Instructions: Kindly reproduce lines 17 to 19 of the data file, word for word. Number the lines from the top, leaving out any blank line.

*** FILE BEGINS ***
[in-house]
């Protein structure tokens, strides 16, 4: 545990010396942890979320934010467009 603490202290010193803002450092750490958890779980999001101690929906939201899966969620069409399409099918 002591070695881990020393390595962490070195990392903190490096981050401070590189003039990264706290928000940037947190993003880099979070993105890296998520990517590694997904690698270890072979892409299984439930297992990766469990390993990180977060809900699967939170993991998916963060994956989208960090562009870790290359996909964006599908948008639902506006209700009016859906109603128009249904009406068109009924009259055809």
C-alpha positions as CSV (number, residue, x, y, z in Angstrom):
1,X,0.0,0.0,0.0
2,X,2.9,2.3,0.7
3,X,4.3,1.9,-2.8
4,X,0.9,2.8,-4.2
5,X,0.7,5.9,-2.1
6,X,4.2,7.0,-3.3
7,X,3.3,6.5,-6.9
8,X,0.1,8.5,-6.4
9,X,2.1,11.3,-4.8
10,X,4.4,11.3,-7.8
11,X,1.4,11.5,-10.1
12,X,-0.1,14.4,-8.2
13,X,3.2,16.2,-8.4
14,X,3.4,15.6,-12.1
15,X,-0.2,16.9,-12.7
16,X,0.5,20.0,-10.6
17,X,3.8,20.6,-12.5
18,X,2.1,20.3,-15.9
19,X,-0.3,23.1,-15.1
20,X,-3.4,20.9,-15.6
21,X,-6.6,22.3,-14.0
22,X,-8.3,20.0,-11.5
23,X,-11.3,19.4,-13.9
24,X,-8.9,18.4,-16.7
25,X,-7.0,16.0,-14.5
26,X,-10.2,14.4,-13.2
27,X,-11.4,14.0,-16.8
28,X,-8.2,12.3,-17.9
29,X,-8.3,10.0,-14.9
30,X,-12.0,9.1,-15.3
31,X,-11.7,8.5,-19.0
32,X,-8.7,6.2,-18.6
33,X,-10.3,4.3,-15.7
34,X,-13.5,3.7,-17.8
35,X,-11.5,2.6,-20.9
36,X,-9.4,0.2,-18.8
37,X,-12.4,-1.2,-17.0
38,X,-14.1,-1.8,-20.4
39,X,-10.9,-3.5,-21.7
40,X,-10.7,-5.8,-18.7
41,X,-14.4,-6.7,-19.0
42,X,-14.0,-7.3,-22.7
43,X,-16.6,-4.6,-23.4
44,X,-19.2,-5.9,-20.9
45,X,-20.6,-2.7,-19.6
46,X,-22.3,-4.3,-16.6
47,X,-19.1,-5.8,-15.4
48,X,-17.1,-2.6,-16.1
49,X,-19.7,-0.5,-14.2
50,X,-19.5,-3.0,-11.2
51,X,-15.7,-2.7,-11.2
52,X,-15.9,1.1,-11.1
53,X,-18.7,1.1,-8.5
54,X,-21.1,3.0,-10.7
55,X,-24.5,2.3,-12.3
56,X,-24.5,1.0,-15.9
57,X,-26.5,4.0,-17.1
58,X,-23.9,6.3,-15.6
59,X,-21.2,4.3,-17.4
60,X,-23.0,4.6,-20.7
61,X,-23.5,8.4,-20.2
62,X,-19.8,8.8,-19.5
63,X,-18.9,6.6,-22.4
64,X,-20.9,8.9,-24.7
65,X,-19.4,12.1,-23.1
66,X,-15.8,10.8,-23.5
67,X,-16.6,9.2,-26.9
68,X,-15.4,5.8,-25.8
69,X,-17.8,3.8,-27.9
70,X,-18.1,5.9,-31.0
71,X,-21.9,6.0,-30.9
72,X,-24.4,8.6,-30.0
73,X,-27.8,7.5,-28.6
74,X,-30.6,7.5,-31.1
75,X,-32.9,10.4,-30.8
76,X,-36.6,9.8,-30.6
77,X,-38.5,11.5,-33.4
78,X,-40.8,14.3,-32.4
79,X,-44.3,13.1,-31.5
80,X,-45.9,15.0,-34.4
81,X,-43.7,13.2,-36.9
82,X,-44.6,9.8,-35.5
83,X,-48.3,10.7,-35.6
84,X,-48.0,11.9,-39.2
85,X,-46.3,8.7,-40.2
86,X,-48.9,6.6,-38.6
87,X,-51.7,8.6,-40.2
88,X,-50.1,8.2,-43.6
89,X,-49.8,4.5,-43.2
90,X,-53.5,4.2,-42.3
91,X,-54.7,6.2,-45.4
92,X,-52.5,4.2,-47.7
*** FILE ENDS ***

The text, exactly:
14,X,3.4,15.6,-12.1
15,X,-0.2,16.9,-12.7
16,X,0.5,20.0,-10.6